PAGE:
‘Mission: Impossible - Rogue Nation’ beats ‘Vacation’ and ‘Ant-Man’ for top spot

“Mission: Impossible -- Rogue Nation” headed into the weekend with expectations of a $40-million opening in the U.S. and Canada, but Paramount Pictures on Sunday reported that its Tom Cruise film actually brought in an estimated $56 million.

The film racked up $20.3 million in ticket sales Friday, and positive word of mouth propelled it through the weekend.

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“We knew that we had a great movie,” said Megan Colligan, Paramount’s president of domestic marketing and distribution. “We made a decision at the end of January for this movie to open in the summer, but they were still shooting the movie way into spring. It was a Herculean effort to get this movie out. ... I think it really paid off.”

The film, from Paramount and Skydance Productions, earned an A-minus grade from audience polling firm CinemaScore and a 93% positive rating from critics on Rotten Tomatoes. About 62% of the audience was male, and 81% was 25 or older.

“Rogue Nation” logged the second biggest opening for the five films in the franchise, trailing only the $57.8-million opening for “Mission: Impossible II” in 2000. “Rogue Nation” also is Cruise’s third best domestic opening ever, behind “War of the Worlds” in 2005 ($64.9 million) and “Mission: Impossible II.”

Cruise heavily promoted the new film, for which he also served as a producer. Colligan said a lot of the film’s success also goes to director Christopher McQuarrie.

“While all the movies in the franchise share the same pace and have certain similarity and brand recognition, there’s the flair and touch the director brings to it that makes it special,” Colligan said.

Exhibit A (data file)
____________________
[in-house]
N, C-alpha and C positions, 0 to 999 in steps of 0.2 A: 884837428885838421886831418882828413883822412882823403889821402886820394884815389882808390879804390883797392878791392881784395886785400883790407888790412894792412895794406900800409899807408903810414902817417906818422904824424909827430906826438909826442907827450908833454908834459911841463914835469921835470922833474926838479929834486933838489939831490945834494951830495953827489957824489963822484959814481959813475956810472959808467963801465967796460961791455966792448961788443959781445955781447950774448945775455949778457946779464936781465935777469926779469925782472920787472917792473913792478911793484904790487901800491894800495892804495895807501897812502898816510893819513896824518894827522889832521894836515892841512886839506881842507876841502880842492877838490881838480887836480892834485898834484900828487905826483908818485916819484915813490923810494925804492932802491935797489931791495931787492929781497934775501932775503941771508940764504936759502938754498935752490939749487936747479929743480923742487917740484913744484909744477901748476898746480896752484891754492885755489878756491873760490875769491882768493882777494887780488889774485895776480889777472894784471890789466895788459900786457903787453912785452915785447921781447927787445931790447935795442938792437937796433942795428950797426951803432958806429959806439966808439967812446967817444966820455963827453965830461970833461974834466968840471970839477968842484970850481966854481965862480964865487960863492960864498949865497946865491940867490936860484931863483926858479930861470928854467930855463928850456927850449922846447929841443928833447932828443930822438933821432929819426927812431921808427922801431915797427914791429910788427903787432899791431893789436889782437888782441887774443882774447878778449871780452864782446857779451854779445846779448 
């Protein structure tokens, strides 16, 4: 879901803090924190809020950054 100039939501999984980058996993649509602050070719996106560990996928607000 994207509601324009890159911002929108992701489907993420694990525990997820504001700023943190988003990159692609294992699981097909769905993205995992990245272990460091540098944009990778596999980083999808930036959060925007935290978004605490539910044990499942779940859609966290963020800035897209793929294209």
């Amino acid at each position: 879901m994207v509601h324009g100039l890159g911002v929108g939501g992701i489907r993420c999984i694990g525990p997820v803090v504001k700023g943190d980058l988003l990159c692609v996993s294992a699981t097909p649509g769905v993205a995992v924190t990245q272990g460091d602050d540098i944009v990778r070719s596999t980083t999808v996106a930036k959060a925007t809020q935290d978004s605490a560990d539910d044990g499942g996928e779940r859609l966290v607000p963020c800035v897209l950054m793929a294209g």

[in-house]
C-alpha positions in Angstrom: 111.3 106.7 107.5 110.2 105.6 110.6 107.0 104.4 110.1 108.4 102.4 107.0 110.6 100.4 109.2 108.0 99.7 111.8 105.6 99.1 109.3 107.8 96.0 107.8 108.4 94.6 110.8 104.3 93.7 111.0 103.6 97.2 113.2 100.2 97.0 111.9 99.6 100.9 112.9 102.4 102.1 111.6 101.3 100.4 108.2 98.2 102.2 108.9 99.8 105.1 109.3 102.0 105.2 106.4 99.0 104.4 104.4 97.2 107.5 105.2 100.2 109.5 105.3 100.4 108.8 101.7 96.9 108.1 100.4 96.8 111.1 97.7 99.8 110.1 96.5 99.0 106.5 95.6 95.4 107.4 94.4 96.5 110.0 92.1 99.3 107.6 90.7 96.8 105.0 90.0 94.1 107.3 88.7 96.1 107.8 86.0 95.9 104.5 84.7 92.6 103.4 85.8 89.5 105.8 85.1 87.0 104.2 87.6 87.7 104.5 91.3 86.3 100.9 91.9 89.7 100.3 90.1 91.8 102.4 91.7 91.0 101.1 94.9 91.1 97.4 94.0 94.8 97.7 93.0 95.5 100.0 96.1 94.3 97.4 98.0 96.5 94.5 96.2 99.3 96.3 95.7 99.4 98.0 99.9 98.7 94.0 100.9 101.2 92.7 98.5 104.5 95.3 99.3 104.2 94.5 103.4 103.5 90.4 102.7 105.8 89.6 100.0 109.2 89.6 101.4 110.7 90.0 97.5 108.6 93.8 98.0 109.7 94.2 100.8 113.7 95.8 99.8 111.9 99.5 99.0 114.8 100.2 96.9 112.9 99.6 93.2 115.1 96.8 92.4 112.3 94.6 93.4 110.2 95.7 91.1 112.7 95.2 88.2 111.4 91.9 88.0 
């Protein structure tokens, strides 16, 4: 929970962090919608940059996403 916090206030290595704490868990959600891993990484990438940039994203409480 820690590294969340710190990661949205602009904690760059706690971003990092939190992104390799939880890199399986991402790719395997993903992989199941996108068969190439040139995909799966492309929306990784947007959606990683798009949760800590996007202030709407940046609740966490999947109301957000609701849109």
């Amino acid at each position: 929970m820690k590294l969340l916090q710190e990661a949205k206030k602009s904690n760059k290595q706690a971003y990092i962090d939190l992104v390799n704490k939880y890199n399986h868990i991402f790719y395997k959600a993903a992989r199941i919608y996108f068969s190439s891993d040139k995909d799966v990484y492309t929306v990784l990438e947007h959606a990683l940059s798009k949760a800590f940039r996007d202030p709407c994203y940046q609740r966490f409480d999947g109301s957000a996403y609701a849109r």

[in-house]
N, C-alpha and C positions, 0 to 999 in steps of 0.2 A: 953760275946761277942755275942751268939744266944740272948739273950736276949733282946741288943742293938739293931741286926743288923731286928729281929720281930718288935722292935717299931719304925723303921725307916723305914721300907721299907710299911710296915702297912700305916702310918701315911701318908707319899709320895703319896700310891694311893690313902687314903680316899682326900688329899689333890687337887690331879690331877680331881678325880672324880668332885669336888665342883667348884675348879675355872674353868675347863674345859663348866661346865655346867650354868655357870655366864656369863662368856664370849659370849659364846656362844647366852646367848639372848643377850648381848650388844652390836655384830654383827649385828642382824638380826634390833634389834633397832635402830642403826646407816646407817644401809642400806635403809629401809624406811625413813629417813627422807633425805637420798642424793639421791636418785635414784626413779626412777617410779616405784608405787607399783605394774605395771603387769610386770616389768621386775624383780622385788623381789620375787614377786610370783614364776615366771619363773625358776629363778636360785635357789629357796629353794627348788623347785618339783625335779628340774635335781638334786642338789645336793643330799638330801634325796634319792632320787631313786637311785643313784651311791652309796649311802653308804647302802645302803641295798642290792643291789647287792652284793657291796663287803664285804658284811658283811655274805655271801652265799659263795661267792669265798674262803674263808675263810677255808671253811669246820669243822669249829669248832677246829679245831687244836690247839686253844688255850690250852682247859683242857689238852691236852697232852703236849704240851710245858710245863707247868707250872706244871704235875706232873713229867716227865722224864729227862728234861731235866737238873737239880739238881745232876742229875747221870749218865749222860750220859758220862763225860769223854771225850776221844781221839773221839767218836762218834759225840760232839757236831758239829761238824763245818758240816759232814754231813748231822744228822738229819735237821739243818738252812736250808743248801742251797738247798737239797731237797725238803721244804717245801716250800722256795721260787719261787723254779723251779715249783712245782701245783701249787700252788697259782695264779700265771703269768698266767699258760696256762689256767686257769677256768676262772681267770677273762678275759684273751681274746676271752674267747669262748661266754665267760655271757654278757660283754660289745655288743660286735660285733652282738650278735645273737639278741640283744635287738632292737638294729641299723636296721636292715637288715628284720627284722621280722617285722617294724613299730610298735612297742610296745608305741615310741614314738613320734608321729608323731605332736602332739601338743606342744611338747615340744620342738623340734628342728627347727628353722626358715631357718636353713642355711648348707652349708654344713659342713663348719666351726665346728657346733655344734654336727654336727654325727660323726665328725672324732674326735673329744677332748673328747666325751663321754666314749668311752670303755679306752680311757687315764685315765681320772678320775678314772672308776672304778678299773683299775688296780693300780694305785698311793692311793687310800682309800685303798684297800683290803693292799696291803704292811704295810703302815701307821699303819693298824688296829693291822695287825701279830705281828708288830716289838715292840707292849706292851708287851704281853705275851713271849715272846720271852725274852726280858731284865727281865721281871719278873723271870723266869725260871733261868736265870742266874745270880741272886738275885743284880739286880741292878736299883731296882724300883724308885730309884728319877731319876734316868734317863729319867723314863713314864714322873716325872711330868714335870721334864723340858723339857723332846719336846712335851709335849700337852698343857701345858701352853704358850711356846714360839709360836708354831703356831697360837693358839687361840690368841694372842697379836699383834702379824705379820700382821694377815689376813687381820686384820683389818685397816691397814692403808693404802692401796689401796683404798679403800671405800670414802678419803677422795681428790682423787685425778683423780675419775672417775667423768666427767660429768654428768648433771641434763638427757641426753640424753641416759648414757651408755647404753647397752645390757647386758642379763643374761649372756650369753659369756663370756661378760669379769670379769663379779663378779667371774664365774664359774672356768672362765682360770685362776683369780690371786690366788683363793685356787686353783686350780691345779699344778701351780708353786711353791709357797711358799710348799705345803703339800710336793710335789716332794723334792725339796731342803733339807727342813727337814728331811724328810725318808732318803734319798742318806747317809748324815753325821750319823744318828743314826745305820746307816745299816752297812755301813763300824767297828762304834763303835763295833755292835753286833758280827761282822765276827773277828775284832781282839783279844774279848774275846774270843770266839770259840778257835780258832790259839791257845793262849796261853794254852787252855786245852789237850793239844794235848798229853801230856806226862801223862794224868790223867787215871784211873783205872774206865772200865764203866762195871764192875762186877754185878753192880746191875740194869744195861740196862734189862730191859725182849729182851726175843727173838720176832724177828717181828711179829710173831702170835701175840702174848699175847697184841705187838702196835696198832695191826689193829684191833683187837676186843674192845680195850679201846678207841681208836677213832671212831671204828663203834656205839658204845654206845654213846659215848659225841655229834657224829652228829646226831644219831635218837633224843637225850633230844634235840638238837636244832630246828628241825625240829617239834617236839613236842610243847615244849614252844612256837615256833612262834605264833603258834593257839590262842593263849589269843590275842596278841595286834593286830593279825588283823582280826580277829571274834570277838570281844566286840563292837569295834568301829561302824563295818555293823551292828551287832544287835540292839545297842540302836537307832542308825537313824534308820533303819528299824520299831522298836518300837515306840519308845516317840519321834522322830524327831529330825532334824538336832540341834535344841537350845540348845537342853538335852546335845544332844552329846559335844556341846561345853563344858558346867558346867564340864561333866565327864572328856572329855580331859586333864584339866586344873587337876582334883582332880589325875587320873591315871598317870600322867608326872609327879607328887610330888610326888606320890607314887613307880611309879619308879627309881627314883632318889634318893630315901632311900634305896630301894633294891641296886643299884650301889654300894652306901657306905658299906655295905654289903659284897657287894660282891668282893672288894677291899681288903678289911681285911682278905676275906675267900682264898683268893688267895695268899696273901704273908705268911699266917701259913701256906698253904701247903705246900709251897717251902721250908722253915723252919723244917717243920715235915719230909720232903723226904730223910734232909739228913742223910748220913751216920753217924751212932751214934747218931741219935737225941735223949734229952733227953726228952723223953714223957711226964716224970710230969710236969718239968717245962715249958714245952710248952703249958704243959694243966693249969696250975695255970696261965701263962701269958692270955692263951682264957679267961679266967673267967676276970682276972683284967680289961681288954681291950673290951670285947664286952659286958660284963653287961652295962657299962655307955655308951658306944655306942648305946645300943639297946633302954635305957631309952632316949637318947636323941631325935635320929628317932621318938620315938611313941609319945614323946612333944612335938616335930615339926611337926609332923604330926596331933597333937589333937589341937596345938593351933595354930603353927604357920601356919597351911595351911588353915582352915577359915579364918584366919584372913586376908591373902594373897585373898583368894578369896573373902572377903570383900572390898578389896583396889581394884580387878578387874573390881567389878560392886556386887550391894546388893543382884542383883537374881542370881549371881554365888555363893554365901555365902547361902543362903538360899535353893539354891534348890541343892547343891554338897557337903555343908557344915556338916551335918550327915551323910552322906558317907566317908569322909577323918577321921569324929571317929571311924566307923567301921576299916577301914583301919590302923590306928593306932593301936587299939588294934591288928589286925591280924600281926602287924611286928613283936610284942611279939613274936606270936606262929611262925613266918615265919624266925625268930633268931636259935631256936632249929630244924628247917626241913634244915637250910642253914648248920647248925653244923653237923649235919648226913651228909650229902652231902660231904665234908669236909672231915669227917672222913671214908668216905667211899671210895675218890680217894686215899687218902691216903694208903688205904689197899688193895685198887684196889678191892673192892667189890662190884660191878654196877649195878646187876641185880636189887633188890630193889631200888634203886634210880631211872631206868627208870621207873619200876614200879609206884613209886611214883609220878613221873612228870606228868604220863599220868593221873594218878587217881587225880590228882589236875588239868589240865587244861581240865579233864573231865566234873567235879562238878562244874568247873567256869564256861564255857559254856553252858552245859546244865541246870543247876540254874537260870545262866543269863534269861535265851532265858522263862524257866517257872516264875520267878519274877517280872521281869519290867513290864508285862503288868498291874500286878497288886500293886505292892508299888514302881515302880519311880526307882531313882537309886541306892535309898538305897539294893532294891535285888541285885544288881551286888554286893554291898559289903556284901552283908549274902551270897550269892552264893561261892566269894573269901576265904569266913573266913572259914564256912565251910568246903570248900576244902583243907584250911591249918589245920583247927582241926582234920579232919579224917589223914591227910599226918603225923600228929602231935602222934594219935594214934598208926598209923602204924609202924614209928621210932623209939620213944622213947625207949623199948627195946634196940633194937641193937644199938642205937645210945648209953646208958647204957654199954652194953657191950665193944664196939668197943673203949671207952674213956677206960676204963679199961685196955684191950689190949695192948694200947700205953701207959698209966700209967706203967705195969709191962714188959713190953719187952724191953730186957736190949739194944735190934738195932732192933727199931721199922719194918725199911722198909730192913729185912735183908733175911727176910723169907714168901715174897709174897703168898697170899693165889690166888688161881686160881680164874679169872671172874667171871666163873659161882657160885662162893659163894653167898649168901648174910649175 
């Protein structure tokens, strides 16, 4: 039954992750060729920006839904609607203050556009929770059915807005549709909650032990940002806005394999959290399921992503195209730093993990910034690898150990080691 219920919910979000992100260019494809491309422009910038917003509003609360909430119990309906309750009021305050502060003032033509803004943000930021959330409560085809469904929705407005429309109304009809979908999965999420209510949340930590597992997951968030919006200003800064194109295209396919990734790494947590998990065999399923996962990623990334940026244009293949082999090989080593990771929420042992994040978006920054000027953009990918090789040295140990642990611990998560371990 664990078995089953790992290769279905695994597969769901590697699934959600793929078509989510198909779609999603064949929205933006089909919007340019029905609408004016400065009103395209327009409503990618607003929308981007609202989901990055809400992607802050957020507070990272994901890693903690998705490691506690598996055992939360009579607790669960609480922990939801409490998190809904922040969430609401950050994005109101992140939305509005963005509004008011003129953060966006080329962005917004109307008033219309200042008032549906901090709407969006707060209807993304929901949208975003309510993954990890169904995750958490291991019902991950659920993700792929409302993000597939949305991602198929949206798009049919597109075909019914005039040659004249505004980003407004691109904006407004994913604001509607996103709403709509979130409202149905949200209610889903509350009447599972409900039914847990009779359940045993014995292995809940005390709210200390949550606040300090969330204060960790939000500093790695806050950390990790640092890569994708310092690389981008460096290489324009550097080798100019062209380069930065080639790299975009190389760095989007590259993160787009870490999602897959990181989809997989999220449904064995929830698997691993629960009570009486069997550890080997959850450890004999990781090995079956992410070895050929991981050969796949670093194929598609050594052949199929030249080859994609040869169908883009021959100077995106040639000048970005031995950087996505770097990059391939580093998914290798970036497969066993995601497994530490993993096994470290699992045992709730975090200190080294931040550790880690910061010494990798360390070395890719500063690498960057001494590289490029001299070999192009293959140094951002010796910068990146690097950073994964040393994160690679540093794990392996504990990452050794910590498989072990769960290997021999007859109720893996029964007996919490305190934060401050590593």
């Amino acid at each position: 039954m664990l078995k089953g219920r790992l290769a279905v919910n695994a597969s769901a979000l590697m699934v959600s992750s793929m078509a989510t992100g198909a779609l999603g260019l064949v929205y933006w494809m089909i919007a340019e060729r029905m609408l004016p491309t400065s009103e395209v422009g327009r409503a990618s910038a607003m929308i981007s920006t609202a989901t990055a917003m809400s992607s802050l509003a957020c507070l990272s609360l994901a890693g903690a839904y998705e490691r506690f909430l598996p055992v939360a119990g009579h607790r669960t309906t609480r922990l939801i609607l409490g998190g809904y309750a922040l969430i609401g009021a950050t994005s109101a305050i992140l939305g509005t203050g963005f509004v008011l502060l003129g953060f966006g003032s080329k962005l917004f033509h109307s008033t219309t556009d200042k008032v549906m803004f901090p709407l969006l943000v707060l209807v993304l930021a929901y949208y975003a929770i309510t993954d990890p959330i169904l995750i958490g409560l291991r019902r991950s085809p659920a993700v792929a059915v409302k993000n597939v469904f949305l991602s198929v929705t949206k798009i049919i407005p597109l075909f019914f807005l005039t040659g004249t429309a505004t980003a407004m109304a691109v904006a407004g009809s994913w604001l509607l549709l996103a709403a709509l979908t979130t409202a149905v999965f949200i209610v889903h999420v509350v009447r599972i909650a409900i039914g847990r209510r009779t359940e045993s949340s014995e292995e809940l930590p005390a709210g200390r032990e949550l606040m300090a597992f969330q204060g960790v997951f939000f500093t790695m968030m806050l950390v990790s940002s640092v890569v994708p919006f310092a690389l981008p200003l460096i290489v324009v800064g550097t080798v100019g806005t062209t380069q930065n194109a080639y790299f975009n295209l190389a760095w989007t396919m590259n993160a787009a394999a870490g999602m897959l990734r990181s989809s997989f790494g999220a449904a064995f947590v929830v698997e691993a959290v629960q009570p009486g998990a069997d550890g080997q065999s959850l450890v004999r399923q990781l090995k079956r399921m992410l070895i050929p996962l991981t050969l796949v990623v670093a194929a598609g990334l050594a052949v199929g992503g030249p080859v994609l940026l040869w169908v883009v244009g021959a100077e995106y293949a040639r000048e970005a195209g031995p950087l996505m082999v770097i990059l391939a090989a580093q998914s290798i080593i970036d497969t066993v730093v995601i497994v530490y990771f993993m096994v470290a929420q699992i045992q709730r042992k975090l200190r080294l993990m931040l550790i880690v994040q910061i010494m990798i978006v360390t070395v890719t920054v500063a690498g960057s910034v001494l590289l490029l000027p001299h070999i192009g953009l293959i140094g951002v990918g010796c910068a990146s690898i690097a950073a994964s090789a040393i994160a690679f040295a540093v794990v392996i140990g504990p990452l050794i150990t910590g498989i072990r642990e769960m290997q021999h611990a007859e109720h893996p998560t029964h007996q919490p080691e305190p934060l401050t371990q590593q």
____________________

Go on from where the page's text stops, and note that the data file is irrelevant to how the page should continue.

Imax grosses made up 15% of the domestic gross for “Rogue Nation.”

“Rogue Nation” made an additional $65 million in 40 other countries this weekend, including Mexico, Britain, Australia and South Korea. It is scheduled to open in China on Sept. 8. The four previous installments of the franchise have combined ticket sales of more than $2 billion worldwide.

Meanwhile, the comedy “Vacation,” which rolled out in theaters Tuesday night, fell slightly short of tracking expectations. It earned $14.9 million Friday through Sunday, for a cumulative gross of $21.2 million since its release.

“We had hoped that we would open at a higher level, but I think we might get there, just at a longer play,” said Jeff Goldstein, Warner Bros.’ executive vice president and general sales manager. “There’s still a lot of headroom left in the summer, particularly before college kids go back to school.”

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The film, which is being released by Warner Bros.’ New Line Cinema label, is a sort of reboot of 1983’s “National Lampoon’s Vacation.” It follows the next generation of the Griswold family, played by Ed Helms (from “The Hangover” films), Christina Applegate and others. It was written and directed by Jonathan Goldstein and John Francis, who also penned the popular summer 2011 comedy “Horrible Bosses.”

So far, the R-rated comedy has been played better with audiences, who gave it a B on CinemaScore, than with critics. “Vacation” did particularly well in the South and Midwest, and top-grossing theaters were in Tulsa, Okla.; Oklahoma City; Orlando, Fla.; and San Antonio.

“Clearly we knew there was brand equity with an older audience, but we were going after the younger, uninitiated audience,” Goldstein said. “What was clear as the week went on was that the core younger audience really started to grow.”

An estimated 53% of the audience was female, and 52% was younger than 35.

Marvel’s “Ant-Man” finished third in its third weekend, adding $12.6 million to its domestic haul. To date, the film has made about $132 million in the U.S. and Canada and is expected to pass the $300-million mark globally after adding another $32.6 million overseas this weekend.

In fourth place, Universal Pictures’ animated hit “Minions” added about $12.2 million, raising its domestic total to $287.3 million. The film’s worldwide ticket sales have hit $854.6 million.

Sony’s “Pixels” rounded out the top five, falling 57% in its second weekend. It added $10.4 million, bringing its domestic haul to $45.6 million.

The overall box office finished lower than the same weekend a year ago, when “Guardians of the Galaxy” opened with a surprisingly strong $94.3 million. Some analysts expect this August will be slower than the rest of the summer because fewer anticipated titles are on deck.

Year-to-date, however, the domestic box office is up about 8%.

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